In a country where there are fewer than 800,000 people one would believe that it should be a simple task to conduct research, gather information and create simple procedures to address alarming matters. However our governments of yesterday and today continue to demonstrate to us that it’s either a difficult task to undertake or they are hell bent on cutting and pasting rather than developing realistic approaches to tackle the growing concerns about torture being perpetrated by our police officers and also crimes being conducted by past and present members of our armed forces.
Cutting (Ctrl C) and pasting (Ctrl V) alludes to the wholesale foreign training that is often highlighted to give us Guyanese the impression that the force is improving, or moreso expanding its scope of professional service, while paying little to no attention to the rapidly growing concern of police torture and crimes. With the growing number of cases one would believe serious internal action will have be taken to address these issues but that might result in some senior officers having to investigate their own.
It is clear that there are major problems as it relates to the functioning of our Police Force and many of its officers. The problems may vary and so do the factors which often aid in causing police misconduct, and unless those factors like top-down corruption, low salaries, stressful working conditions and lack of incentives and bonuses, are dealt with, then we the citizens will feel the wrath of their frustration. In addition, a complete screening needs to be done to weed out those who shouldn’t be a part of the force, and stricter screening methods ought to be conducted upon entering the force, since it’s not a place to go just because you want to hold a gun, or a last resort job for not having a proper education or none at all. We believe special attention needs to be placed on screening before and after entering the force so as to ensure that the mandate to serve and protect is always upheld. Psychological treatment is also pivotal to ensuring that officers are mentally able to deal with issues.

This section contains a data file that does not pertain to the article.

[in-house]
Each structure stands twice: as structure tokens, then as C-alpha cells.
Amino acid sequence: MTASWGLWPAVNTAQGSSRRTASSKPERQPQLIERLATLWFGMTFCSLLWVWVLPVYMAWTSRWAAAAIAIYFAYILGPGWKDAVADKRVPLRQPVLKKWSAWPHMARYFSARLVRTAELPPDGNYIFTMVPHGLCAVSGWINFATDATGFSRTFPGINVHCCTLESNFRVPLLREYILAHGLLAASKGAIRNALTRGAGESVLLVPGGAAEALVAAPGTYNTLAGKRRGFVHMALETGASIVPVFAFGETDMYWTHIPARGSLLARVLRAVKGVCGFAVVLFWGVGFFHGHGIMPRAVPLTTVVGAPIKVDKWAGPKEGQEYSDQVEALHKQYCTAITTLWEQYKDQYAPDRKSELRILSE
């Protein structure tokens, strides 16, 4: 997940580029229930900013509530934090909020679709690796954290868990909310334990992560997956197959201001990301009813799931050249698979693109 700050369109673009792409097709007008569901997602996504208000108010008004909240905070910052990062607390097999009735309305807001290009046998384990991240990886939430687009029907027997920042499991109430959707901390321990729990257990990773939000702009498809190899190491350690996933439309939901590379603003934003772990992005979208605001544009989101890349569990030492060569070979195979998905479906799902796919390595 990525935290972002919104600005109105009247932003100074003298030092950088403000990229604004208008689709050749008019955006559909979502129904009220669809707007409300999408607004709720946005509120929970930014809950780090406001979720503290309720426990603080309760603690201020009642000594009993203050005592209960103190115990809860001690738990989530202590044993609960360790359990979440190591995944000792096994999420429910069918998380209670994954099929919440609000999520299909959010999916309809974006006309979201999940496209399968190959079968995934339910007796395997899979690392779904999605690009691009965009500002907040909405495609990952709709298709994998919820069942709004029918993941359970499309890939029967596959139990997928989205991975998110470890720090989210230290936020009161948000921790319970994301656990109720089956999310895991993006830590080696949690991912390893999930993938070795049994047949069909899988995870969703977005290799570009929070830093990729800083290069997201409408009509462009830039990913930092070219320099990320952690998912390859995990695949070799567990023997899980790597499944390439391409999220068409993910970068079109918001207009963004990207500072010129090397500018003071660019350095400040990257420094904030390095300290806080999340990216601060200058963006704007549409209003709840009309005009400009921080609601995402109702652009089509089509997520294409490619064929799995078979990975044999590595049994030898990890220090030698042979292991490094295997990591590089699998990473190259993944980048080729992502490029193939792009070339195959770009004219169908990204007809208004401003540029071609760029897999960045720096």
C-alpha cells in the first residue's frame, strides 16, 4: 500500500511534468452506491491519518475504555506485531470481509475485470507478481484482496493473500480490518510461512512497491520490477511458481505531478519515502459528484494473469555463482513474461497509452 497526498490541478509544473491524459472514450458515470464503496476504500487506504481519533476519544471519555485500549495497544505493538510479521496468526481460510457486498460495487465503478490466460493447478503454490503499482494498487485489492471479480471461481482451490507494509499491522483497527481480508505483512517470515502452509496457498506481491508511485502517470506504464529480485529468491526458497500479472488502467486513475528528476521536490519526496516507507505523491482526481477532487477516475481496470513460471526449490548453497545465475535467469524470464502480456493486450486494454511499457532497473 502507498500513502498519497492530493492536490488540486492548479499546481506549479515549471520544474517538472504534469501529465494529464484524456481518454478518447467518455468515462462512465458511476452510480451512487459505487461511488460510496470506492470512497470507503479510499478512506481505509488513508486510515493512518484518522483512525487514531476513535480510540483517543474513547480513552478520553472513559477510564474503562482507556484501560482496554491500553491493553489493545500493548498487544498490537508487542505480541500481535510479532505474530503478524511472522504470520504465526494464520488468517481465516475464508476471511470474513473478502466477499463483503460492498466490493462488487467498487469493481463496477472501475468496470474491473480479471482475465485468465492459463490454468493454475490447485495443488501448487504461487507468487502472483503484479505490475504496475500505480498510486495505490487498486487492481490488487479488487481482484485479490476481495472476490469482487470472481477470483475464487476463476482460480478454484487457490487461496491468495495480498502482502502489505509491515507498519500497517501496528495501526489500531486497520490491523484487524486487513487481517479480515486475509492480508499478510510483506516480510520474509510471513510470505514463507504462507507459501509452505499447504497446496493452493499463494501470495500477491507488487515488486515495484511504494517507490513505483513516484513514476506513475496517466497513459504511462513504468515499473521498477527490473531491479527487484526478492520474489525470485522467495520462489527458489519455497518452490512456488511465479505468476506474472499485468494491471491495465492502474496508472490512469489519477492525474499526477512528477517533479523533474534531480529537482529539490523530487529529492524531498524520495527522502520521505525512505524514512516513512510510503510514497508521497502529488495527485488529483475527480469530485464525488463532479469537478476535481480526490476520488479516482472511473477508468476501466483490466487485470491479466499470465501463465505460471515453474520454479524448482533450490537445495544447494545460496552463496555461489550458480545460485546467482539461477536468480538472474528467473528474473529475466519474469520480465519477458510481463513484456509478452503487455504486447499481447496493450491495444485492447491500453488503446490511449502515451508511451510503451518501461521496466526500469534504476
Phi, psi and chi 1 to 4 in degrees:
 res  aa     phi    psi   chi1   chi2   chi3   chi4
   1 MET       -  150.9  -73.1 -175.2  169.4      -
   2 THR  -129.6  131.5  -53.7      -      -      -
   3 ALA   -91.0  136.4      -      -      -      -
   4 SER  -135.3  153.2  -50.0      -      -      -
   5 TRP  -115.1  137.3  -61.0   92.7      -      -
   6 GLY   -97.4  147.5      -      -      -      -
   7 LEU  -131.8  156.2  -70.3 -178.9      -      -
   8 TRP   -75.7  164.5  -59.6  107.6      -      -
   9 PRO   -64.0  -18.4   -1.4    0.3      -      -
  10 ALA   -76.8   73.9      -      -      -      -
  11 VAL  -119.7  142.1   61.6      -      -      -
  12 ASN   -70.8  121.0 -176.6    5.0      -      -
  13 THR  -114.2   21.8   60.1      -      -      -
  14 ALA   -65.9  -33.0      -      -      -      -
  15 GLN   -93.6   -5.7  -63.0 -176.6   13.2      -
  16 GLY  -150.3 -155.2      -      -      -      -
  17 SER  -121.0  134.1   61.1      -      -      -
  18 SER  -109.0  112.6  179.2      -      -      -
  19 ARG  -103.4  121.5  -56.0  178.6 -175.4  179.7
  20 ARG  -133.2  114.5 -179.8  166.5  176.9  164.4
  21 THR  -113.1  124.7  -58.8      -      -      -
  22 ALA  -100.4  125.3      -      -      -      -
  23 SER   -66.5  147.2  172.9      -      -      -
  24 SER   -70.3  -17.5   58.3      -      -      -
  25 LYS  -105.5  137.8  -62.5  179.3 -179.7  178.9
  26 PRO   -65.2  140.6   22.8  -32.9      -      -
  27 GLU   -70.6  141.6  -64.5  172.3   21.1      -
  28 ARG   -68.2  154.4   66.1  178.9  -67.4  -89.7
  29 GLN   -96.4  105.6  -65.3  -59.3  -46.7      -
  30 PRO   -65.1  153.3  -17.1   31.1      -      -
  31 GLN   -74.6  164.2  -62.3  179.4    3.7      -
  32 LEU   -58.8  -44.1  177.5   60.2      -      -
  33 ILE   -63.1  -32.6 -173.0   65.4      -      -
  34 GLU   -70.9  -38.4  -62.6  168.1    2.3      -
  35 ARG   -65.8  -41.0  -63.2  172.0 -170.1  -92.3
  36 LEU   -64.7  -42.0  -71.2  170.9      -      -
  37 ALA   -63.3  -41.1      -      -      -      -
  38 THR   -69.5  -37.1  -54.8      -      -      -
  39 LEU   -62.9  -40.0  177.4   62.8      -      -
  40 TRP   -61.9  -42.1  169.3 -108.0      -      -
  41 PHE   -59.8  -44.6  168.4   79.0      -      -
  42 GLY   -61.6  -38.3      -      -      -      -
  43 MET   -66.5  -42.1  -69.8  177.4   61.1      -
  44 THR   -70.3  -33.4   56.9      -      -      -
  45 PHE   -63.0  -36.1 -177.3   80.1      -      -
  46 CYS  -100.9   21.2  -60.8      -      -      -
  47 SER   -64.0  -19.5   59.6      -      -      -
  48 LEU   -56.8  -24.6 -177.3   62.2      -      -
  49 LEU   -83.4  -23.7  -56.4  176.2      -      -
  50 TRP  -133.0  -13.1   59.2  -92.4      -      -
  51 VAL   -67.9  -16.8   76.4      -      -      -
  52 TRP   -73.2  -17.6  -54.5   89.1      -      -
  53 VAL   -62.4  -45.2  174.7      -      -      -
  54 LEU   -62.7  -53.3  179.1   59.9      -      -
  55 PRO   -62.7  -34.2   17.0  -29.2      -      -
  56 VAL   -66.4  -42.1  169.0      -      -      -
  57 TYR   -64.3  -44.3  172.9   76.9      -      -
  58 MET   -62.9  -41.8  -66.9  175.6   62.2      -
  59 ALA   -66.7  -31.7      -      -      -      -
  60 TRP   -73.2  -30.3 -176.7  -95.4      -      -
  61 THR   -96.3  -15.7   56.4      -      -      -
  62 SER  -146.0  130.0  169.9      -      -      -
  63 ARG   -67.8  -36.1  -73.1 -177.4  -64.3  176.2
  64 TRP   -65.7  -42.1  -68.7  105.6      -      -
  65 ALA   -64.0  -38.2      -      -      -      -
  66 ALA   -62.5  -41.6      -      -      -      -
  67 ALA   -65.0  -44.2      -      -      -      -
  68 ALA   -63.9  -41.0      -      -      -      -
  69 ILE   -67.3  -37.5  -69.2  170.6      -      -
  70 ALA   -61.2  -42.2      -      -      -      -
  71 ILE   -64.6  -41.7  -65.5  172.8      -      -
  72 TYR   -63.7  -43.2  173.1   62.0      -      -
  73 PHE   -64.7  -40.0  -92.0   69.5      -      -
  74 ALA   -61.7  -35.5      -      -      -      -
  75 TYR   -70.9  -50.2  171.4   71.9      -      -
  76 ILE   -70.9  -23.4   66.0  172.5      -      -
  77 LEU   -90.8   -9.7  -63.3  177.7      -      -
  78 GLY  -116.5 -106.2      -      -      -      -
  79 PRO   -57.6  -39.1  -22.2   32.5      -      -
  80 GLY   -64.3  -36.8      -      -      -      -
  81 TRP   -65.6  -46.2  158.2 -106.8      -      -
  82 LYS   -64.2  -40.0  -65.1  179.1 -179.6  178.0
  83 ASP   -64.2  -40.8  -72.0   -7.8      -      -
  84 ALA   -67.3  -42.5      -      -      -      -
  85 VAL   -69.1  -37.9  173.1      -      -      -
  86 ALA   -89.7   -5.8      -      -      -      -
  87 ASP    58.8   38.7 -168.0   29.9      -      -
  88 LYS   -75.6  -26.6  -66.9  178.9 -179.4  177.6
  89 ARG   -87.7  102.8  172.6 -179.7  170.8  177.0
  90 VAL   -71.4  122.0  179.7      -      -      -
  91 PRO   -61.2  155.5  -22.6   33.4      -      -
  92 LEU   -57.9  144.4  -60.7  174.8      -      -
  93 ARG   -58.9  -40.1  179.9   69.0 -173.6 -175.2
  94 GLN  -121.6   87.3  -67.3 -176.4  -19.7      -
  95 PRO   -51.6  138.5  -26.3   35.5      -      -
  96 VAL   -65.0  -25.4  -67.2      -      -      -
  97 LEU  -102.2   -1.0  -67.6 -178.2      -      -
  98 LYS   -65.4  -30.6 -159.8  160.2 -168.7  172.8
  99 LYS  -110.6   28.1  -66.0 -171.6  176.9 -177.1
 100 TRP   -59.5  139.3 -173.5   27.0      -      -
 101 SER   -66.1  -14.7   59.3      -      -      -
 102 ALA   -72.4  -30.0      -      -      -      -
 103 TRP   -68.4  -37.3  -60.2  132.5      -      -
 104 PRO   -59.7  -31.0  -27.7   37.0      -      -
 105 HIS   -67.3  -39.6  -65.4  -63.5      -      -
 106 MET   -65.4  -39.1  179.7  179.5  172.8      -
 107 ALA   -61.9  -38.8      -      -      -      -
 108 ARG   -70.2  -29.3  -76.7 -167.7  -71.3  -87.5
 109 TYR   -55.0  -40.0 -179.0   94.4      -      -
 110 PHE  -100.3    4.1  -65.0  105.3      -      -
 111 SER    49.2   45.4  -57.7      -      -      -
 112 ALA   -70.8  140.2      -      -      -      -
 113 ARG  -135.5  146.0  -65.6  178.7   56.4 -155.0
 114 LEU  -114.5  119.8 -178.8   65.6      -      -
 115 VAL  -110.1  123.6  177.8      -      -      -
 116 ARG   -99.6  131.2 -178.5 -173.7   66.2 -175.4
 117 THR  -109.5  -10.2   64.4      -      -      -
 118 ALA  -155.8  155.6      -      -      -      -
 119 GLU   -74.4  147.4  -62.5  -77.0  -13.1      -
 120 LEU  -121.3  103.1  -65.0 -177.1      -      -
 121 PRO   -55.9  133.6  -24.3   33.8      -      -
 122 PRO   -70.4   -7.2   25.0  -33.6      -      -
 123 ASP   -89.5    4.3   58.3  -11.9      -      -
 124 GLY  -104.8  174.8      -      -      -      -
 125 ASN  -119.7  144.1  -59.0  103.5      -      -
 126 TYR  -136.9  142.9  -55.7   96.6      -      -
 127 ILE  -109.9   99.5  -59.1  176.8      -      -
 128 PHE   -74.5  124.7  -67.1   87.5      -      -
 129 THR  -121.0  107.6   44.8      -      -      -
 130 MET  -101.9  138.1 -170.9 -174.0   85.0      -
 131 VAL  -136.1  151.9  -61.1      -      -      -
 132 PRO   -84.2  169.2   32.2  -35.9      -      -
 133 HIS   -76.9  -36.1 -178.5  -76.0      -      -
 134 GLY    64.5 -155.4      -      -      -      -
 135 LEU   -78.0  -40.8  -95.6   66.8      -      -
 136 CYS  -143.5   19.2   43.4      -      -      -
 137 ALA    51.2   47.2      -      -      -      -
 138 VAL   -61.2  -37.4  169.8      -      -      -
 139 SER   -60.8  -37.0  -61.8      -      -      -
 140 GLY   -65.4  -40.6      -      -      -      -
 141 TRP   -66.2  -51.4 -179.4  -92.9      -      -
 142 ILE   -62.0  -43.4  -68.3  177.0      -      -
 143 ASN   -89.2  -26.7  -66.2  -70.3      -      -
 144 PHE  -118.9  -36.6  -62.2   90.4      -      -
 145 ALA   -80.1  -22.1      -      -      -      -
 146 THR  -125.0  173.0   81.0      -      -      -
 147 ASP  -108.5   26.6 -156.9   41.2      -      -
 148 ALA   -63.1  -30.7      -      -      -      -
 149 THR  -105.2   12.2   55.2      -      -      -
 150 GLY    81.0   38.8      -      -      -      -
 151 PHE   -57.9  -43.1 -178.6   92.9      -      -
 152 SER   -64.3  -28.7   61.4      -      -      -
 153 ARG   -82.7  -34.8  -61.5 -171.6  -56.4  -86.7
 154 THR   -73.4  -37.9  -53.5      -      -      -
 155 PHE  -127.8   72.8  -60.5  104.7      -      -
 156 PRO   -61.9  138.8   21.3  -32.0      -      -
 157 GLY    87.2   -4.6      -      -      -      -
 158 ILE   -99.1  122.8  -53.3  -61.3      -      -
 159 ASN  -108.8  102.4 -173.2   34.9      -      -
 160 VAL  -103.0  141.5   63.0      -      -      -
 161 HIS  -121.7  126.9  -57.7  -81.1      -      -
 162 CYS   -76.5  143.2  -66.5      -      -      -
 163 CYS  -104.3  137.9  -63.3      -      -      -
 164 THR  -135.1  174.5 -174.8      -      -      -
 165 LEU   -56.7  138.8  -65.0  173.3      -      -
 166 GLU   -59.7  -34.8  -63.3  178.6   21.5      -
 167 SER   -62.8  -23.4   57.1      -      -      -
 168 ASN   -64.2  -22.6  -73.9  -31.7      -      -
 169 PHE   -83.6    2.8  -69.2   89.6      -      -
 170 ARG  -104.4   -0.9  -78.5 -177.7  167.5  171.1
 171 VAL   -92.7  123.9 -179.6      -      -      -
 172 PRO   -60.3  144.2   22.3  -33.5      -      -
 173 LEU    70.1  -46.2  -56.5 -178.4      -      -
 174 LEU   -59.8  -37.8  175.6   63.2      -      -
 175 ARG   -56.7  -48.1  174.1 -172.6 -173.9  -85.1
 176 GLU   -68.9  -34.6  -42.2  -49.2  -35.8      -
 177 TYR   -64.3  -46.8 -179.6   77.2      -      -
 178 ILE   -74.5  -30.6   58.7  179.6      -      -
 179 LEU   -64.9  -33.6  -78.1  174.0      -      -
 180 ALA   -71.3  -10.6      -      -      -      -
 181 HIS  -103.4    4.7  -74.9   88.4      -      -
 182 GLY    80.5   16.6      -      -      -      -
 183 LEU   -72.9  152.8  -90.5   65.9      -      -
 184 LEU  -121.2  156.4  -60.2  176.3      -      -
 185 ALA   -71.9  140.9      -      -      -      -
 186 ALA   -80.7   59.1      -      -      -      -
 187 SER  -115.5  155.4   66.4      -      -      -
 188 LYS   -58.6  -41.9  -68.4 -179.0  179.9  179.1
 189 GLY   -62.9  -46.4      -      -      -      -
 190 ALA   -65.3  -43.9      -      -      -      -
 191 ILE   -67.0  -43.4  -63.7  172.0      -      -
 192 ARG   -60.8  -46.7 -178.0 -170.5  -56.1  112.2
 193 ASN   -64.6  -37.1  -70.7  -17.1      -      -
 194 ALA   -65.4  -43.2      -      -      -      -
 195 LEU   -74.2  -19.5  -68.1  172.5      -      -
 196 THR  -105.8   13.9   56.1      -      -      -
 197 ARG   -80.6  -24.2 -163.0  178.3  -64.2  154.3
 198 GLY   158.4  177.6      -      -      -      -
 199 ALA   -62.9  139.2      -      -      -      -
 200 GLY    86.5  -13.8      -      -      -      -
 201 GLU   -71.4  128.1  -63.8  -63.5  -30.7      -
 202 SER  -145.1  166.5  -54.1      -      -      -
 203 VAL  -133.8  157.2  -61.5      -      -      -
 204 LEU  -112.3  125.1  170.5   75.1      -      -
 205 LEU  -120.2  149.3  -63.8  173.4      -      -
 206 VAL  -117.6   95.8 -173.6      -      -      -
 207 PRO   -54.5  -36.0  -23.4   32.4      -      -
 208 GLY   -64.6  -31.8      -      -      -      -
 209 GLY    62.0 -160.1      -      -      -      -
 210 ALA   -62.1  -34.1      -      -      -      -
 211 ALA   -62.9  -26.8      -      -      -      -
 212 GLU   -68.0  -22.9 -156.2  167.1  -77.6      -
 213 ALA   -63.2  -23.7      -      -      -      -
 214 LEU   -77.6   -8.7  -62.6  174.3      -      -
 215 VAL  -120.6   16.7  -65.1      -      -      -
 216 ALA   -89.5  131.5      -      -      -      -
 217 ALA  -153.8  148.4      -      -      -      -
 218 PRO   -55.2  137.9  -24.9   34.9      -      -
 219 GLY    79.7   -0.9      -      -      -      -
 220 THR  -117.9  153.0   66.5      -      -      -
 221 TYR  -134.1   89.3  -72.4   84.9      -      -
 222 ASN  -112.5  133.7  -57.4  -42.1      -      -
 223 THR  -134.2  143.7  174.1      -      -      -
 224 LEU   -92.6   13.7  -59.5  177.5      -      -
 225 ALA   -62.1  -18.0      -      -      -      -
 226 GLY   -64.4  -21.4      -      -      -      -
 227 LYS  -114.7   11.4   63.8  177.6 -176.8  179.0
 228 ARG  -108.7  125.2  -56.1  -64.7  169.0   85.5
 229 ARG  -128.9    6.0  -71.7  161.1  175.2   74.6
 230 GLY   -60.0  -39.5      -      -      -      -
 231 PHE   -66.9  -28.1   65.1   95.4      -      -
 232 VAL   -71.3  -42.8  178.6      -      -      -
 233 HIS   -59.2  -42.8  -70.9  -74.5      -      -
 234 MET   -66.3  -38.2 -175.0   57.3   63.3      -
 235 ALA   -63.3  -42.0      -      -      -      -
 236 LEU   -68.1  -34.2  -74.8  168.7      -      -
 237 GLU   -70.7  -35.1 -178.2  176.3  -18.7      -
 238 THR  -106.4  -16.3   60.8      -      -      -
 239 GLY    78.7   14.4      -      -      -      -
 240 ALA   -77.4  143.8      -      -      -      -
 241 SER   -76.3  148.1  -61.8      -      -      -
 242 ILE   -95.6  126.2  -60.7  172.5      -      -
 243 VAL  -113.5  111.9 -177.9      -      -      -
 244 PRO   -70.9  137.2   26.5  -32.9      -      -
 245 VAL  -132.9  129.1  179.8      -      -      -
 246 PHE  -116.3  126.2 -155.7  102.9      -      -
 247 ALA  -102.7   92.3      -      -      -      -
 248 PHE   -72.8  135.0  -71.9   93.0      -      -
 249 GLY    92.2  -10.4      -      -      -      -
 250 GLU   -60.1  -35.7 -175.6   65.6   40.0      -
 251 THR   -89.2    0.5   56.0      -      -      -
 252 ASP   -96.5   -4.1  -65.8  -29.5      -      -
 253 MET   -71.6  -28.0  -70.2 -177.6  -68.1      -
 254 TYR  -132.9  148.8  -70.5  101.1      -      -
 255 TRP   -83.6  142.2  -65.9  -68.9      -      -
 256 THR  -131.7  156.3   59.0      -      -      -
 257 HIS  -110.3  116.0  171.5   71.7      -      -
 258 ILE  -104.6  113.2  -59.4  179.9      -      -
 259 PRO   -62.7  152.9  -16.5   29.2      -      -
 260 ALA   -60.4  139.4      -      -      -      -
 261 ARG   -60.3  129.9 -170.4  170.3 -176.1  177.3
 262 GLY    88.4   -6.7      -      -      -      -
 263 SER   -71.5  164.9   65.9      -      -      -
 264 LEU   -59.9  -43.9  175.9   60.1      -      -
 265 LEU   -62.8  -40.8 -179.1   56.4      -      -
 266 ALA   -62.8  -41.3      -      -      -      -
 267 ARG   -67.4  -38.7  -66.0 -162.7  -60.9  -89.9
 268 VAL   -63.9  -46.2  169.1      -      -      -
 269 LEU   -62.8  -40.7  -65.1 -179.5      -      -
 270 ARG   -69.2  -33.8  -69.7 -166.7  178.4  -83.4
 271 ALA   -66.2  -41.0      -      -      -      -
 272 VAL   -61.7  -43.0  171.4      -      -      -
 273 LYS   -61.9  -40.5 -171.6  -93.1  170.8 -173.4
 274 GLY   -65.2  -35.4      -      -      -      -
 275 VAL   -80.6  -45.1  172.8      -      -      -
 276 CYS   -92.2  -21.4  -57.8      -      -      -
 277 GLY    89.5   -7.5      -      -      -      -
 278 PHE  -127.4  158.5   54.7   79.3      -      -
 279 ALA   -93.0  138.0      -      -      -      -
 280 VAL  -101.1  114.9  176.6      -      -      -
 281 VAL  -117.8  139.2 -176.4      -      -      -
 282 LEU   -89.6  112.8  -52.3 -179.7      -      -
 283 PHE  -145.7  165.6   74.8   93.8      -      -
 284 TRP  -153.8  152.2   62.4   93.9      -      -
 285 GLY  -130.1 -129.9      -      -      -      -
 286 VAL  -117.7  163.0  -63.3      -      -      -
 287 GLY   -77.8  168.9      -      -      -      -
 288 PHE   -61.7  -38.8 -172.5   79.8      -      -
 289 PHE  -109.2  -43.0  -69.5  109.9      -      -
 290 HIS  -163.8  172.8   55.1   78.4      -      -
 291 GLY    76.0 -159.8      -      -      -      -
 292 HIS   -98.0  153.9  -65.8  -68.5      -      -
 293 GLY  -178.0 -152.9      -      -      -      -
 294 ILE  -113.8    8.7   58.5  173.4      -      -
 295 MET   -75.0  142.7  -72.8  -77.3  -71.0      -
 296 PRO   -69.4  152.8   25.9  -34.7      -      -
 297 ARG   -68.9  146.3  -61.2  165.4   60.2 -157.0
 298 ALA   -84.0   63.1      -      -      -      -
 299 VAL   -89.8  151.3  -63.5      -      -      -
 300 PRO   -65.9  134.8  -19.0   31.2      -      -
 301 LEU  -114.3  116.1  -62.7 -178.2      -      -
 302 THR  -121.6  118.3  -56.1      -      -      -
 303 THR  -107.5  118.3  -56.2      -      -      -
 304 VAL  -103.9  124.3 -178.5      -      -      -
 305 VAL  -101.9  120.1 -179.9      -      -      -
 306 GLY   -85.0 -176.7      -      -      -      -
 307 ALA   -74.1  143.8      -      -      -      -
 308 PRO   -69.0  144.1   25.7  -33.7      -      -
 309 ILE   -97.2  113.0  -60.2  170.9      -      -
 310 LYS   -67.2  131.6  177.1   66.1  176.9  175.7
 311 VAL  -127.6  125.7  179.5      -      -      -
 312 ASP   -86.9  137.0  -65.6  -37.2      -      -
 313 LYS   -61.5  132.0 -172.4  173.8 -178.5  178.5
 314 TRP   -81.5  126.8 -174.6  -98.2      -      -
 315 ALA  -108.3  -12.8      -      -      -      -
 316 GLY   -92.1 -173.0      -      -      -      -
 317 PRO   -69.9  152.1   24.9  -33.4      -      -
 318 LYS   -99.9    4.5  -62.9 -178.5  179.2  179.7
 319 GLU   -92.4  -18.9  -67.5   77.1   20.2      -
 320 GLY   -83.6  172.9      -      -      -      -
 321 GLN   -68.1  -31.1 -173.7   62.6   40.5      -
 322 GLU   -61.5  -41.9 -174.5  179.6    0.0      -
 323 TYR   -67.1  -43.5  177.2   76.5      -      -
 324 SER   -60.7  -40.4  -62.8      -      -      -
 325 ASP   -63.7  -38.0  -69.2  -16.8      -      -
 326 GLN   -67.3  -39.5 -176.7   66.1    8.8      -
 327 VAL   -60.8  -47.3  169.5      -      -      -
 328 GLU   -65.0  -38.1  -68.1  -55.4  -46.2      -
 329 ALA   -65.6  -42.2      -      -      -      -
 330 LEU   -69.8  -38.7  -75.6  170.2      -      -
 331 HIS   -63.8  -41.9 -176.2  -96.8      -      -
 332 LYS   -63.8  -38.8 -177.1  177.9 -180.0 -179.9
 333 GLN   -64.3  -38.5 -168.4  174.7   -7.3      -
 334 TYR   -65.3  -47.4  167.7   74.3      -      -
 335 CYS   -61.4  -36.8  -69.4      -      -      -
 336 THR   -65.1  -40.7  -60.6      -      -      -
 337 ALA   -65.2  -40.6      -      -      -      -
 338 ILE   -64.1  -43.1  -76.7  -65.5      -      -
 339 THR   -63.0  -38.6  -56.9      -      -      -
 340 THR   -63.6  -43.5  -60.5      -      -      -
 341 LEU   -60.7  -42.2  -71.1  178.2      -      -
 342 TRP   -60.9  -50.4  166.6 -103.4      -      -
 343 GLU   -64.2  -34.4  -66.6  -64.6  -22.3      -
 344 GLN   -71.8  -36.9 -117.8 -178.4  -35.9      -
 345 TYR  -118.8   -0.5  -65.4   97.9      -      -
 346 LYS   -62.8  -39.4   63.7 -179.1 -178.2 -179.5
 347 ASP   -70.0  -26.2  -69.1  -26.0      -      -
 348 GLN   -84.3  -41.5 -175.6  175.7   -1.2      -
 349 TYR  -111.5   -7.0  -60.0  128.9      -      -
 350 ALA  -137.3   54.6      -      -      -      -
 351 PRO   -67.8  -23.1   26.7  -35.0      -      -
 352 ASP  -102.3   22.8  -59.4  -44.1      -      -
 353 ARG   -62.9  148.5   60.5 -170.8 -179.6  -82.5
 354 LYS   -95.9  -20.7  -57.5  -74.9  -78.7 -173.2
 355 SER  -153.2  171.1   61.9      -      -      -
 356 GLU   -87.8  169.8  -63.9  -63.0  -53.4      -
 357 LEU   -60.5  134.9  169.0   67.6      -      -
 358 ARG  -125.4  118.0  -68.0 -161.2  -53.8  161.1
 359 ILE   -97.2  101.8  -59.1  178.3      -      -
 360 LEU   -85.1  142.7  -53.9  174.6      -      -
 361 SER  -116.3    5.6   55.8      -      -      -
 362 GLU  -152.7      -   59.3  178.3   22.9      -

The government needs also to recognize the value of the University of Guyana and its ability to help provide needed research, psychological and other social services through its graduates in related fields and not play around with its funding. It is time to realize that the university ought to serve as a tool in aiding development in Guyana; if we don’t value what we have then how can we expect others to?
In closing we would like to share this quote: “An injustice committed against anyone is a threat to everyone” –Montesquieu. The days for cutting and pasting are long gone; we need to assess, evaluate and develop the necessary systems and procedures to address the alarming malfunctioning of the Guyana Police Force with the hope of maintaining the mantra to serve and to protect. A change of Commissioner won’t work; we need to have a ‘Ctrl Alt Delete’ process where we stop all the operations that are corrupting our system.
Clayton F Halley
For Walter Rodney Youth Movement